All main buildings, built in various old - German styles, can still be visited today and add greatly to the beauty and allure of the city. Today Windhoek is one of the leading cities in Africa in terms of telecommunications, banking facilities and sophisticated conferencing technology. It therefore offers a favourable and enabling environment for tourists and investors alike and is a sought-after conference destination. Windhoek has a rich cultural life where activities happily mix and match to produce some interesting combinations. The “township” of Katutura is an interesting journey for discovering the sounds and smells of Africa.

The highlight is a visit to the Tukondjeni Market, which offers services that satisfy many community needs. It’s a busy place, where one can purchase supplies and traditional Namibian food such as barbecued meat, dried fish, fried mopane worms (known as “omaungu”) and other traditional food such as “ombidi” and dehydrated wild spinach. The Penduka Project Centre on the banks of Goreangab dam offers a range of hand-embroidered textiles, batik items and pottery, as well as craft items reflecting the different cultures of the Namibian people. Penduka provides between 400 and 500 women from the rural areas with a cash income. Their needlework depicts bird and animal motifs, as well as narrative depictions of rural life with the use of brightly coloured thread and fabrics. Except for excellent cuisine and shopping opportunities, various excursions are offered in and around the City, taking in a variety of options and catering for every need. All of these are booked directly through our offices and include highlights such as large cat viewing and feeding, game viewing excursions, scenic drives and cultural experiences. A wide variety of flying safaris are offered directly from Windhoek, enabling you to visit attractions throughout the country in the shortest of time. The area around the capital city of Namibia, Windhoek, is situated on the central plateau that bisects the Kalahari Desert in the east from the Namib Desert in the west.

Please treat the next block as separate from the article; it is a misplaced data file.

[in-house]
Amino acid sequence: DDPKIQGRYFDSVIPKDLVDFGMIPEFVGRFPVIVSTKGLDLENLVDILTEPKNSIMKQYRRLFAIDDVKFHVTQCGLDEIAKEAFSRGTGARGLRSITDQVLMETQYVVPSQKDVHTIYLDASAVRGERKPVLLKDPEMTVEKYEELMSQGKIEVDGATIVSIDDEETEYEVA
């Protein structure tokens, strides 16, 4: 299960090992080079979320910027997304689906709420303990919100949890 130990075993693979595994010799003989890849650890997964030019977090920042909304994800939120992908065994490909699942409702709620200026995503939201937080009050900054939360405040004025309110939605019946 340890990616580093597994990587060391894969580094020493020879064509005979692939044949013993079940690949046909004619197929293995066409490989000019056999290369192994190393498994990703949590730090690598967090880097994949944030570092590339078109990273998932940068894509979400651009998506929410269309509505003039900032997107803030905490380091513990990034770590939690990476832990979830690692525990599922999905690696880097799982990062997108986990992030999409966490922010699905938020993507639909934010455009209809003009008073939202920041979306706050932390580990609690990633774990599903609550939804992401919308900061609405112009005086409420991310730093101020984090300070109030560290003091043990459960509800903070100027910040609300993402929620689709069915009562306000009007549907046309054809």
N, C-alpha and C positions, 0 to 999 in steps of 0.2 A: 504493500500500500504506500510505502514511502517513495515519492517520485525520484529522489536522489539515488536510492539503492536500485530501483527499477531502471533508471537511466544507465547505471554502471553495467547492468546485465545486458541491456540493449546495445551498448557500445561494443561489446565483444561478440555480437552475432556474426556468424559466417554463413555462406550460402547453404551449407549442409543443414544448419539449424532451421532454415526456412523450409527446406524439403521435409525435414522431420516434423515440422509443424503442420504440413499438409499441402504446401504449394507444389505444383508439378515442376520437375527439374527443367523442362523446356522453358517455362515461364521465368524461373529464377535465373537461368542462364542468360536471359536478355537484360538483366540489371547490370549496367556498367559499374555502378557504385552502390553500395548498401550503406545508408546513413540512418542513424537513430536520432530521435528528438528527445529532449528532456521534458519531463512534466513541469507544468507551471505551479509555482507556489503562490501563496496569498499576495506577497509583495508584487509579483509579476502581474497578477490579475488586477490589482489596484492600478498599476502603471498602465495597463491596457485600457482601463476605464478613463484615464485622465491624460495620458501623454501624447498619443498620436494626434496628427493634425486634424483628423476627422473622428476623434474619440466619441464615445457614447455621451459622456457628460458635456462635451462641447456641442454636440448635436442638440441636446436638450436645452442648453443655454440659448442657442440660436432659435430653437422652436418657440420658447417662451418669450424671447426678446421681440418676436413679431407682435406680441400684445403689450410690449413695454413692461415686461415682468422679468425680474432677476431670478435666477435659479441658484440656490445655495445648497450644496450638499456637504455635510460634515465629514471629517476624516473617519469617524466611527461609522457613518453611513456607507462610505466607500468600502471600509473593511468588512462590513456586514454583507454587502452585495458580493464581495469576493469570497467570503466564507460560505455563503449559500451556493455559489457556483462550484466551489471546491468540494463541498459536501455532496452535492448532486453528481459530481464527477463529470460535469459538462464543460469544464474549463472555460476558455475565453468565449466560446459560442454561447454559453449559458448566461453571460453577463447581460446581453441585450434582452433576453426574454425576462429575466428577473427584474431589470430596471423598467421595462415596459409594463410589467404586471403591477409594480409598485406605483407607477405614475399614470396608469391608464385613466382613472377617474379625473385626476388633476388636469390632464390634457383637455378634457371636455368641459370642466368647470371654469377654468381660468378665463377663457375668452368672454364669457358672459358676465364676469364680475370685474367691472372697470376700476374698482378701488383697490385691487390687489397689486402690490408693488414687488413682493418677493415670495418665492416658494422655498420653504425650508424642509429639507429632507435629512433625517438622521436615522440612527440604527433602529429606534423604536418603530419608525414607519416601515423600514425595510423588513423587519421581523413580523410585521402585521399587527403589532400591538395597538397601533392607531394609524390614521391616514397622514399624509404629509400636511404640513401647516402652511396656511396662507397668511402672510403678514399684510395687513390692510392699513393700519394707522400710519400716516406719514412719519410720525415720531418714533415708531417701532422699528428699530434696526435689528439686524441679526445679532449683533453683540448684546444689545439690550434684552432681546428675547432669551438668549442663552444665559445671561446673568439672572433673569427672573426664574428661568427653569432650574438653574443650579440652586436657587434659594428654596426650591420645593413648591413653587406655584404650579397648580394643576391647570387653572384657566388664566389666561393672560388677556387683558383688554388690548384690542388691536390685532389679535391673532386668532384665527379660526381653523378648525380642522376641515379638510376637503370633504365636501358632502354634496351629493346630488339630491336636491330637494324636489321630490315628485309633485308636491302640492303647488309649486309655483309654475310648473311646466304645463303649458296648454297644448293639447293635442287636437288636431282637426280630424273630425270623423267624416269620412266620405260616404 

Most areas referred to as “Greater Windhoek’ in this context are found in mountainous terrain. Guests should take notice of police road blocks situated on each route in or out of the capital city, where they may be required to show their driver’s license and rental vehicle documents for control purposes.